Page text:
Virgin Atlantic debuts moving map on steroids with Boeing 787-9

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Virgin Atlantic’s new Boeing 787-9 boasts a number of passenger pleasing features, including a new iteration of the carrier’s Upper Class suites, Panasonic Avionics-provided Ku-band satellite-supported airborne connectivity plus Panasonic’s latest generation, Android-based eX3 inflight entertainment system. But the 787 also features a three-dimensional moving map on steroids.

The moving map represents the latest content release of Betria Interactive’s FlightPath3D software, which boasts a highly responsive, fully interactive touch display interface; a detailed and realistic aircraft model and livery with the carrier’s branding scheme and color palate; a selectable 3D perspective interface including passenger windows, cockpit, plane tracking and free roaming modes; and global satellite map coverage, including a global night-time view that shows city lights.

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The IFE on Virgin’s 787-9 is Panasonic eX3

Other notable attributes include an auto-play flight preview script that runs during boarding and shows departure airport takeoff, full flight path and destination airport landing; and, in Upper Class, remote application control using Panasonic’s new video handset. The product’s City Destination Guide – which features detailed street level map and building details for 36 of the airline’s destination cities, plus hundreds of interactive point-of-interest icons with links to summary information overlays – can be regularly updated to ensure the map and information displays remain current and relevant.

The moving map on any IFE system is usually one of the most popular channels on board. But Betria’s 3D moving map represents a serious step up in functionality. Betria’s product development expert David Dyrnaes tells RGN that Virgin Atlantic is “very happy” with the new service.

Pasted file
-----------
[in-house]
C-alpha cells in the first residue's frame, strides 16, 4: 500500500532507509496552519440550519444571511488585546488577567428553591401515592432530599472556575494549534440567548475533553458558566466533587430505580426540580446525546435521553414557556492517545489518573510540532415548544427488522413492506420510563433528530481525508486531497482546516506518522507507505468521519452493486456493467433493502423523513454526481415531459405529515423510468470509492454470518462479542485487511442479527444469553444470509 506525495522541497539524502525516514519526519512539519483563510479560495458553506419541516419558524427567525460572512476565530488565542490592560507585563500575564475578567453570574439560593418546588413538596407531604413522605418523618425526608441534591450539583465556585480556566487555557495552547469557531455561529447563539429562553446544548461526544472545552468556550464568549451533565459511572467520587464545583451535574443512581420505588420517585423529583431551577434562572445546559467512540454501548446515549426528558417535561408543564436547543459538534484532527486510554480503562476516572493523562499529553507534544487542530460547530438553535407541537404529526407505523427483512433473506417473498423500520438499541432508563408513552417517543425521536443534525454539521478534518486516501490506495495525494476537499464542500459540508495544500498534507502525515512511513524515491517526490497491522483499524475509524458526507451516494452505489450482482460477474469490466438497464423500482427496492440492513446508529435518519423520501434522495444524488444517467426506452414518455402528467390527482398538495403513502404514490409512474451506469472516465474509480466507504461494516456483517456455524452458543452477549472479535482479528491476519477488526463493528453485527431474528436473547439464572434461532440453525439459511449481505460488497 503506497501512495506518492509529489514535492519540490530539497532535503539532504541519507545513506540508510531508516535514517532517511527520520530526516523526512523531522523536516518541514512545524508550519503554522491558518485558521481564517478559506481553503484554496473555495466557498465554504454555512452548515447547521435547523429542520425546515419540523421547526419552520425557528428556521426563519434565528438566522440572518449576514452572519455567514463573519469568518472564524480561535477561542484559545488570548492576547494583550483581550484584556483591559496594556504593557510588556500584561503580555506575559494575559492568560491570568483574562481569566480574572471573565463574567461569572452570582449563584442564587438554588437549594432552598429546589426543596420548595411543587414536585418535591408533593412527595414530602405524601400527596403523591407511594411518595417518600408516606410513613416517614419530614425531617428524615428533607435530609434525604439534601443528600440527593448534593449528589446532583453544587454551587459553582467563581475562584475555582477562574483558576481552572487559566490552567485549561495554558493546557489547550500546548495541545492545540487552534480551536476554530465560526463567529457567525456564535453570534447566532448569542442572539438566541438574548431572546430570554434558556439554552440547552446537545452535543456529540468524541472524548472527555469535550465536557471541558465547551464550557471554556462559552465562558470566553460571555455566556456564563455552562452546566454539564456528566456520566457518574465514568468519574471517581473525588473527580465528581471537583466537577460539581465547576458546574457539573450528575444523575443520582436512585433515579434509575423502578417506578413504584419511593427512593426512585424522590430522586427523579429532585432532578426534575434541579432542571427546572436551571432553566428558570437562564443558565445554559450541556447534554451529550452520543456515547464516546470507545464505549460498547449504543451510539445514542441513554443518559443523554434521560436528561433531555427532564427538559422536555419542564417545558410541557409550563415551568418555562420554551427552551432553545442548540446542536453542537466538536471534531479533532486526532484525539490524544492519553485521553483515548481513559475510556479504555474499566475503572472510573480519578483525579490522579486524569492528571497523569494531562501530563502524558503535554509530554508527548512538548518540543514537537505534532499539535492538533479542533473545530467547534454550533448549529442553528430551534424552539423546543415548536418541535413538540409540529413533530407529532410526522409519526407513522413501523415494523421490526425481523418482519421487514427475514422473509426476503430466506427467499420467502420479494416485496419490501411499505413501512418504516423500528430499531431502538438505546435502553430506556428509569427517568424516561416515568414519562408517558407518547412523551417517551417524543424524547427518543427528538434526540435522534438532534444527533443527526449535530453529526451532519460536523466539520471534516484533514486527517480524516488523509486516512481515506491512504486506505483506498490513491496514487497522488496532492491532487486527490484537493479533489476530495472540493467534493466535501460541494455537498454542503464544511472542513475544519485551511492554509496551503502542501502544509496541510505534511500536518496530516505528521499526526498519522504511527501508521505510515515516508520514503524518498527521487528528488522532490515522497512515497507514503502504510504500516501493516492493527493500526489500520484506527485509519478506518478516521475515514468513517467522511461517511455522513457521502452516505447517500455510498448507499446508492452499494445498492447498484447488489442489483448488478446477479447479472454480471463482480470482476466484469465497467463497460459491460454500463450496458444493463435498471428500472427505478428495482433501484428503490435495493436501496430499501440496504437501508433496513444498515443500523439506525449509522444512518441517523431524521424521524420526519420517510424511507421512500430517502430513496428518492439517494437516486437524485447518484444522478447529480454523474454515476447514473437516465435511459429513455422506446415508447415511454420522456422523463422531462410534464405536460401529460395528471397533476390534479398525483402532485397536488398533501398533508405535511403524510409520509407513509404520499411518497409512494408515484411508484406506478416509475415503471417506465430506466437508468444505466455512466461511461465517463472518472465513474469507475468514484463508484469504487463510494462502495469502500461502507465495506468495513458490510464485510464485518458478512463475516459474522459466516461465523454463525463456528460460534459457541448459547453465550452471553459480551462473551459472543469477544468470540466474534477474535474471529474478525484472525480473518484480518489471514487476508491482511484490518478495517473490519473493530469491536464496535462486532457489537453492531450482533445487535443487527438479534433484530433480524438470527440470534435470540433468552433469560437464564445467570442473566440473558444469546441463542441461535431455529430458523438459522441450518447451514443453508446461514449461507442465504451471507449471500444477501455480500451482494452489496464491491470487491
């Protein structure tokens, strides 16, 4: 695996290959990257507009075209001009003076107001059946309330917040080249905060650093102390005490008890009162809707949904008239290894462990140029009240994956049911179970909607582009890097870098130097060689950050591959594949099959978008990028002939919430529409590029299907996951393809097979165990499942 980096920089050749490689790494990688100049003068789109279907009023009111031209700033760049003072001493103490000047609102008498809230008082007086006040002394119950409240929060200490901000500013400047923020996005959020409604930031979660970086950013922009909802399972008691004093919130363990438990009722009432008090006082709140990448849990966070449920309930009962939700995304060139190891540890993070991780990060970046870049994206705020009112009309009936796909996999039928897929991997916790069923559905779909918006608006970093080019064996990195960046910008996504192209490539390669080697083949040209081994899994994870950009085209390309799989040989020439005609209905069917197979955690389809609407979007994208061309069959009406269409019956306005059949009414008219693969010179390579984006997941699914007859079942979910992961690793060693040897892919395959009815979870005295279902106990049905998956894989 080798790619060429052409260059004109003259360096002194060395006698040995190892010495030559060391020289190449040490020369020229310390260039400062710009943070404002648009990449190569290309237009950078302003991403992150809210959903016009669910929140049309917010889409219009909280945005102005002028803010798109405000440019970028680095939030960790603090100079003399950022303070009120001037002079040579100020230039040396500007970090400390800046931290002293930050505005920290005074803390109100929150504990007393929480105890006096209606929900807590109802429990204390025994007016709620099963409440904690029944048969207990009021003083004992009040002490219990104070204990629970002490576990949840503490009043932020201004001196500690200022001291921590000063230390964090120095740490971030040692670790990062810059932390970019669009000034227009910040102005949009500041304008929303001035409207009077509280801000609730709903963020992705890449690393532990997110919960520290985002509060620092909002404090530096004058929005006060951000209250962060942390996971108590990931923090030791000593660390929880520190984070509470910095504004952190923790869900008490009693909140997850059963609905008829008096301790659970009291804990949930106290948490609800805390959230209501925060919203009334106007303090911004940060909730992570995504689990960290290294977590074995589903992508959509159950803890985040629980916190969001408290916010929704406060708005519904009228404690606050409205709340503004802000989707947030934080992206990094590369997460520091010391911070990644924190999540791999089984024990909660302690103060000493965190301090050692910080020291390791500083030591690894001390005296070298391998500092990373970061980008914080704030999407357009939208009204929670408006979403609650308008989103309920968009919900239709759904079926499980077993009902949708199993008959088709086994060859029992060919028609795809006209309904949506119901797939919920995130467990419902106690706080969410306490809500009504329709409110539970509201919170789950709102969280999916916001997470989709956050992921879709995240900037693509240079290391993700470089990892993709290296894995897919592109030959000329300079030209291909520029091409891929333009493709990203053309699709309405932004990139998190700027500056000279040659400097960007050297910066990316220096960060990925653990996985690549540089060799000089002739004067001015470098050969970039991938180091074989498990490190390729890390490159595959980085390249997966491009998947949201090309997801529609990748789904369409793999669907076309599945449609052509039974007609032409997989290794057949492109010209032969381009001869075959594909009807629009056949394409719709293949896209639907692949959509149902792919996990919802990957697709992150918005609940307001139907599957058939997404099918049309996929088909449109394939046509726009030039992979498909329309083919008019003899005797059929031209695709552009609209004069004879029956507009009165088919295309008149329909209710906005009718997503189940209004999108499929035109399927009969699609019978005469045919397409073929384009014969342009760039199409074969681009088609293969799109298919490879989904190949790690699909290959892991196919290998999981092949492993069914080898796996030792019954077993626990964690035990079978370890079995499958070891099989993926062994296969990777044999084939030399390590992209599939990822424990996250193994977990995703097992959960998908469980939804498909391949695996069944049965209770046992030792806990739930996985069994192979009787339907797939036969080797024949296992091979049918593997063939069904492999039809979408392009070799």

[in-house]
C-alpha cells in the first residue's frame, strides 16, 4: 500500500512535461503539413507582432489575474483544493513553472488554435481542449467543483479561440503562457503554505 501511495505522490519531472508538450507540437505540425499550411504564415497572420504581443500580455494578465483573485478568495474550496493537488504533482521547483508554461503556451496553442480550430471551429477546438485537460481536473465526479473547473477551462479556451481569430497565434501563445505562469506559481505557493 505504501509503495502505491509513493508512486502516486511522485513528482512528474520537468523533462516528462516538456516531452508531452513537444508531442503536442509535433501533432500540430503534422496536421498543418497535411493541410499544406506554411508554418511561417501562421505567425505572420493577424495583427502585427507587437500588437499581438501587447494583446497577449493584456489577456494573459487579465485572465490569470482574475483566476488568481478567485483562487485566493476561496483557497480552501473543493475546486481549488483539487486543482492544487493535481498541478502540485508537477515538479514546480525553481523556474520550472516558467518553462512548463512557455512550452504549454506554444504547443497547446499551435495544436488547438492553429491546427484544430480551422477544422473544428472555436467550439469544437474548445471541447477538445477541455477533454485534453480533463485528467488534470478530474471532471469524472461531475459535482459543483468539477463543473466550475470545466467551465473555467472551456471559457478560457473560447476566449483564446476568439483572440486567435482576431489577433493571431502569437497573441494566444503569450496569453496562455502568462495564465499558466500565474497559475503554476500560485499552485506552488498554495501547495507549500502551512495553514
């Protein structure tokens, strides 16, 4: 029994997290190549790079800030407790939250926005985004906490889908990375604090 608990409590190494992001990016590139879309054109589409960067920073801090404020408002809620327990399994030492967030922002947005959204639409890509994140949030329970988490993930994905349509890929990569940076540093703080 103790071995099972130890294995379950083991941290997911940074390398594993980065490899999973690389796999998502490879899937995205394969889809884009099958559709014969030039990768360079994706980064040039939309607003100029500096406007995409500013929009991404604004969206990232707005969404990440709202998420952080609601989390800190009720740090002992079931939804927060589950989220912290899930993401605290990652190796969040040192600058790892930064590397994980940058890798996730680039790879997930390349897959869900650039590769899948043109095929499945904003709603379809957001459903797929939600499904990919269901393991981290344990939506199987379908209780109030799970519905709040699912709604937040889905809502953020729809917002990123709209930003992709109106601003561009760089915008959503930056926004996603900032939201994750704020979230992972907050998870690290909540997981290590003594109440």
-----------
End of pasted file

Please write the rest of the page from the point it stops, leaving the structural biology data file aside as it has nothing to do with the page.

Other customers of prior FlightPath3D releases include Norwegian and Air France-KLM. In the future, FlightPath3D may also help airlines make money. Betria management previously suggested that FlightPath3D, running on connected IFE, could ultimately support a retail platform in which passengers could make purchases at different waypoints on the map en route to the destination.

For now, says Dyrnaes, “We are not currently planning to include an e-commerce engine but we will include integrated lead generation and referral into the existing onboard credit card purchasing system from our City Destination Guide point-of-interests and micro-sites that are integrated into the map. It is equivalent to a qualified referral feature in the online advertising world.”

1 Comment

  1. Nice to see Virgin taking steps to retake their place as a foward thinking company. They spent way too much time living on their cache of past glory. With twice as many gas guzzling four engine planes then two engine they are just starting to right the upside down pyramid that is their long haul fleet. The current IFE on most planes is one of the worst in the industry and is almost impossible to watch without complete darkness. Unfortunately there pinned their renewal on ultra in-demand planes so the process will be slow. They should have acquired 777-300’s 7 years ago like their brethren in Australia to replace some of the 747 s and A340s. The good news is when they finally do complete the renewal their fleet will be one of the newest, coolest and technologically advanced out there. They’re just going to be throwing buckets of money away until that point. Fortunately for them they have Delta on their hip so it won’t be anything they can’t handle. Looking forward to when one of these pulls up in LAX. I’ll be happy to fly with them when they do.